Thread: One timer tips
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06-07-2009, 07:25 PM
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One thing people often do wrong is try to shoot a one timer like they would a regular slapshot. if you watch the pros or college players often they have their hands up high close together towards the knob end. This gives you more time and space to catch up to a crisp pass for a one time redirect shot. It allows you to stay balanced through your followthrough and have good strong weight transfer.

For a slapshot type one timer obviously there are different kinds and the most common is the stationary one where you are not moving in which case depending on whether or not you want to let fly high or low you shoot those like a regular slapshot unless you just want to redirect it with a sweeping motion then you may want to change where yoiur hands are on the shaft to be up higher and closer to your knob hand for leverage and stick whip.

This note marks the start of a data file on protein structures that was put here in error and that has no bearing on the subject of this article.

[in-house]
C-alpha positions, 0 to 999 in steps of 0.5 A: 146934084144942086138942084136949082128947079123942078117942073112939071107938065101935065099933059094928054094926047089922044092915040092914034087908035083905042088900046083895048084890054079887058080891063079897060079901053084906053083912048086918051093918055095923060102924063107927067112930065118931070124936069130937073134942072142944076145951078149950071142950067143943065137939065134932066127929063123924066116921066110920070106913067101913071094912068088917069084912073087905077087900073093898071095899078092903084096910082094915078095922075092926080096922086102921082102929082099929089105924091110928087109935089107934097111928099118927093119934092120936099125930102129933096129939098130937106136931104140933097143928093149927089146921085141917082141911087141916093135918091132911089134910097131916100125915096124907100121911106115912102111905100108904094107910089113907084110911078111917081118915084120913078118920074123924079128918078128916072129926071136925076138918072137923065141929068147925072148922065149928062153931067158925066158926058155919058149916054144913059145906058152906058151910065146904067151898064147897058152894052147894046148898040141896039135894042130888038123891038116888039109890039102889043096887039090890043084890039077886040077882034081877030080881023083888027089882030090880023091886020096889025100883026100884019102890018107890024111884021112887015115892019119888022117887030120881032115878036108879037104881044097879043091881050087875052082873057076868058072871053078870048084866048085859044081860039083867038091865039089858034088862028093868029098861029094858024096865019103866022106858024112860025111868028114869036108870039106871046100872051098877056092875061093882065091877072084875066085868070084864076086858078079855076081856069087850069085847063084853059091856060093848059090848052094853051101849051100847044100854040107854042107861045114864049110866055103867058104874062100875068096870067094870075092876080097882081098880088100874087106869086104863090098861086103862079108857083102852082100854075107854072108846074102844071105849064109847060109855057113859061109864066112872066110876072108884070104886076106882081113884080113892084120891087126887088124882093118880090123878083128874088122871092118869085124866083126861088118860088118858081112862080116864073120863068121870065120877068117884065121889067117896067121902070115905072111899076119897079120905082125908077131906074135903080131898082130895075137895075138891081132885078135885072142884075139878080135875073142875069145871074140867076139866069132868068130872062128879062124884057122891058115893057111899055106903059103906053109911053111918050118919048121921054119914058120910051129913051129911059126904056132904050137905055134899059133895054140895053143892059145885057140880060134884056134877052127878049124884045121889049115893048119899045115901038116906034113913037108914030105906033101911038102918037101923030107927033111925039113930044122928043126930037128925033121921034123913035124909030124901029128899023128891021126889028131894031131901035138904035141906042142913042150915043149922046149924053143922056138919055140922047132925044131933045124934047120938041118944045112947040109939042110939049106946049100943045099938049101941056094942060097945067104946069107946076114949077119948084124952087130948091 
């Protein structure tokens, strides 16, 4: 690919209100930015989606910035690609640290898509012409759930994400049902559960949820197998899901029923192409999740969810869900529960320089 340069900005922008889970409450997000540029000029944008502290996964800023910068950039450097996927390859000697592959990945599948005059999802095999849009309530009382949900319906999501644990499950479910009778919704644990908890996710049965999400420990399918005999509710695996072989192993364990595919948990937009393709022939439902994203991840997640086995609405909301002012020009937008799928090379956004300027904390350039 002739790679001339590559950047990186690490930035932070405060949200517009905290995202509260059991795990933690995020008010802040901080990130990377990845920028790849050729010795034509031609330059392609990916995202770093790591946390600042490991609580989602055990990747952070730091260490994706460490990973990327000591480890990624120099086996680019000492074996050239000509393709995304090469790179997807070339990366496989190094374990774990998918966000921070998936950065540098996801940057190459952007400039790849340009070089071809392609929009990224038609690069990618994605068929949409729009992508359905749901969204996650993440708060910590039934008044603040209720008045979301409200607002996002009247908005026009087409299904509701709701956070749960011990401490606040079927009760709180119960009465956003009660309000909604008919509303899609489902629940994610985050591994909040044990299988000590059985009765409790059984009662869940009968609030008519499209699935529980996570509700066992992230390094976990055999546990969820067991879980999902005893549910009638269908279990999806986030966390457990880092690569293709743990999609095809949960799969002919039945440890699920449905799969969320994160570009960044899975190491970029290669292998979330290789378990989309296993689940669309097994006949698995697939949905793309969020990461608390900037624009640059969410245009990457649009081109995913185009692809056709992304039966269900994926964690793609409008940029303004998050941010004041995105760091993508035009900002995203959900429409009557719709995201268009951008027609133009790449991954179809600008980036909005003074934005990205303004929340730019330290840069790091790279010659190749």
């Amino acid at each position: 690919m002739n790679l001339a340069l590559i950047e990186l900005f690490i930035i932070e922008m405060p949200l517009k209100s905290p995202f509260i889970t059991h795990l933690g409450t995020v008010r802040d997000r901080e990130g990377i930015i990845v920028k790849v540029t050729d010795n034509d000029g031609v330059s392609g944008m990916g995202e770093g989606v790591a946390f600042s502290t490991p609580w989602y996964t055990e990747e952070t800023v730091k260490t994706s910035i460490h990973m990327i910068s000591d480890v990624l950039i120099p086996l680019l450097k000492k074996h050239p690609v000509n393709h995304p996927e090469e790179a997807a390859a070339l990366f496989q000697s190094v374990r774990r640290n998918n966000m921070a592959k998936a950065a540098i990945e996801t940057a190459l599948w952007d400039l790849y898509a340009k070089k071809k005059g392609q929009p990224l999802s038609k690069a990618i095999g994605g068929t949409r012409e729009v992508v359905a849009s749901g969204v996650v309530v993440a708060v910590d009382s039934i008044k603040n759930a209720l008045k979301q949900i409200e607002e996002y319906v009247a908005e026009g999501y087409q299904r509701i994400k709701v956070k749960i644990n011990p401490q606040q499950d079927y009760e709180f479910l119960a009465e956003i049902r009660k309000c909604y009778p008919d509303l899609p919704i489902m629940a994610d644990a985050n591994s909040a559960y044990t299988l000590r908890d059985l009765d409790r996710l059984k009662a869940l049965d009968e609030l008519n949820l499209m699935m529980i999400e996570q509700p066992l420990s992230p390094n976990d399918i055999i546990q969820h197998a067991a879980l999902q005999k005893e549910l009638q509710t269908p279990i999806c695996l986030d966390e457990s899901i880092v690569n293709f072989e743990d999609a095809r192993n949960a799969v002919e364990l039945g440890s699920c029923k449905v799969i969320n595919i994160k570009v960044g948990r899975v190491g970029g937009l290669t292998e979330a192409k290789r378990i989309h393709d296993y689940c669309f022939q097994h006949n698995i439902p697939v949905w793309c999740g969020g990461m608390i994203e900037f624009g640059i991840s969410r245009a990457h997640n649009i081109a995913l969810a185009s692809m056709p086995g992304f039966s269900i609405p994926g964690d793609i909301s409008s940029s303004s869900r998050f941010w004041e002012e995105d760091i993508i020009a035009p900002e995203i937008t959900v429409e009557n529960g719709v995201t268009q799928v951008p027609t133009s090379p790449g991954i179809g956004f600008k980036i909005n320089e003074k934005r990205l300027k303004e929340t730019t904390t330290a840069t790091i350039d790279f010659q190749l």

The ones while skating backwards are the toughest and often a redirect type shot with good followthrough is called for. Sometimes less is more when shooting onetimers is my point. You don't have to put a onetimer through the back of the net with a malkinesque 90mph onetimer.

Often the quicker the release the better a scoring chance you will get. Who cares if you can shoot a 110mph onetimer if the goalie has all day to slide over and block it.

But the most important part of a onetimer is the pass you got which has to be a good one, I like my onetime pass to come right between my feet in my wheelhouse.

If skating backwards you can manuever yourself to make sure the pass is where you like it though like i said this is the onetimer hardest to shoot but the hands high on the shaft will help you catch up to it. Think of it as choking up on the bat in baseball.

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